I’ve been reading the Hanging Tree by Misha Herwin, the latest in the Adventures of Letty Parker series set in Bristol, where ‘Dark Ones’ hide in shadows, dragons spread gossip and pockets can be picked faster than an Olympic gold medal winning runner.
Here’s my review:
How do you write a review about a book you’ve loved and just finished reading without giving away too much, so I’ll promise no spoilers. Having just finished reading the fourth book in the Letty Parker series I’m already hoping for a fifth. My concern for authors who write a series is that they’ll run out of steam and the next installment will be a pale imitation of the one before – not here thankfully. The Hanging Tree is a vibrant tale, full of twists and turns and an excellent follow on from Island of Fear, so much so the narrative skips back to the previous adventure at times and it makes for a richer tale.
Jebediah Hill is a perfect literary hero, he has an unwritten charisma that makes me think of him as a young Keanu Reeves, good looks but coupled with polite attitude. Jebediah could find trouble in an empty cardboard box, or rather, does it seek him out as it does in the Hanging tree. Due to his predicament it’s down to Letty, Mango, Hephzibah and a cast of great authorial imaginings to solve the puzzle.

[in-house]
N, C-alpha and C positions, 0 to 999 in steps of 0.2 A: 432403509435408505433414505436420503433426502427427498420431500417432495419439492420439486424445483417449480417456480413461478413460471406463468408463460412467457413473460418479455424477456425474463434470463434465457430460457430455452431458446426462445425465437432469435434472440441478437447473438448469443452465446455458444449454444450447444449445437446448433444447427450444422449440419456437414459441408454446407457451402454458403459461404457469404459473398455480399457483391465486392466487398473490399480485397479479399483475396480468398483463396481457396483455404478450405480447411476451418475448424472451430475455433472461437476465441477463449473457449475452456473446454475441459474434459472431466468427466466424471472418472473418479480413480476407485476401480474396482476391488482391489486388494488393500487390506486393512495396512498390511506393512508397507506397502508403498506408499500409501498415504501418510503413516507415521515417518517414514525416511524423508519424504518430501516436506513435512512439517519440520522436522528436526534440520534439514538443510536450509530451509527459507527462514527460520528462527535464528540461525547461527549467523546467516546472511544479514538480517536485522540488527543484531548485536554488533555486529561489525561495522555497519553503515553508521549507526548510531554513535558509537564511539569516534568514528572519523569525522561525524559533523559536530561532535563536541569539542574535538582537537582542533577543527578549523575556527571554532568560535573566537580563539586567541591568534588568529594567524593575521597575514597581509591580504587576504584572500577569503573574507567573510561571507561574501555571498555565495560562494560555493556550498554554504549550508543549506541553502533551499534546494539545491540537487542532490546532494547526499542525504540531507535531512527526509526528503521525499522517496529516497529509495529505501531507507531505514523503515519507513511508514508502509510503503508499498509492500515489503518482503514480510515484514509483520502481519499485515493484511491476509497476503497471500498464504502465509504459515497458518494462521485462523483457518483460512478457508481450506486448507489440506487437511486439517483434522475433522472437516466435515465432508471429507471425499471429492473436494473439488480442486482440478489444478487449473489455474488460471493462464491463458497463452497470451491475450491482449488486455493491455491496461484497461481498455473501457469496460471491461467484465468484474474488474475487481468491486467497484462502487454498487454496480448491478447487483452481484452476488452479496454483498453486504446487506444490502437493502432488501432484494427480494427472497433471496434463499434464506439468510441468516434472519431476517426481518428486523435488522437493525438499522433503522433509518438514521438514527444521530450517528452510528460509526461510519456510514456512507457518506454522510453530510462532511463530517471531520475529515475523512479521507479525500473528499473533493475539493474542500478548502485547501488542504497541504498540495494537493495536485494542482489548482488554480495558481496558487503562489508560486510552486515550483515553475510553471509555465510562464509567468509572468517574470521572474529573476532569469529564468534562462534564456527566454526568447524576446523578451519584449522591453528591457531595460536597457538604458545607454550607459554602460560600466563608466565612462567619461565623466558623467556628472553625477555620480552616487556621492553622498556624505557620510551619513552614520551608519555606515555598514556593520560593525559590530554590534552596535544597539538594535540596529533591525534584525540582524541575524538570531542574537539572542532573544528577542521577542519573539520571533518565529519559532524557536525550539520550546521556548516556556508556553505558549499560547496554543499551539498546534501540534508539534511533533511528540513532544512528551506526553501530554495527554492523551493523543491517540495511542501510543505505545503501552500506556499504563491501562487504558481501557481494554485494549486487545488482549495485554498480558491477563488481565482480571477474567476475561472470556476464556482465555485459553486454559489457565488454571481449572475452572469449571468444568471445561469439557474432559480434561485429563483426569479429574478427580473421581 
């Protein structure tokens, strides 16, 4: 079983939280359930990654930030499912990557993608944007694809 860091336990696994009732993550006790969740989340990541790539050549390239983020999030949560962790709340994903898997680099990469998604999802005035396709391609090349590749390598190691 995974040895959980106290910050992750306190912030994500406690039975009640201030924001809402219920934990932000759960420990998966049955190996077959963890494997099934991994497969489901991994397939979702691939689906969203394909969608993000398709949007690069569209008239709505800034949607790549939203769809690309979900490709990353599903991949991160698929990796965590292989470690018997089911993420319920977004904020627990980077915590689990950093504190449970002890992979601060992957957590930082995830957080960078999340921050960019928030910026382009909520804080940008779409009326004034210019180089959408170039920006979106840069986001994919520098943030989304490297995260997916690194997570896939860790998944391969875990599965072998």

Letty is a tomboy, there’s no doubt about it, but she’s every inch a girl rather than a defiant, pseudo-boy character. She’s demure when the need arises and hard as a tack when trouble comes her way. She’s confident yet self-denigrating and often must stop herself from getting an attack of ‘the glooms.’ She’s had a hard life and we’re told this in the storyline, but she doesn’t let it hold her back. Whether she’s fighting injustice or eels Letty is a character full of verve and tenacity. A perfect heroine for the modern age in a book that doesn’t need to feature a phone, an app or a broadband connection.
The text has a danger of taking you headlong into the story and stealing your time as it’s definitely an un-put-down-able-book. Crafted with great care and attention the narrative flows with expected peaks and troughs but without any breaks in the tale. There’s no filler in Herwin’s work, each word is considered and used to its greatest effect. She has an innate understanding of what her target audience (8 -12 years) want, and she delivers just that.
Finally, I have to say, Misha Herwin has the knack of inventing names that match her characters perfectly. The Hanging Tree was a joy to read, and I’d urge anyone to visit the earlier books too.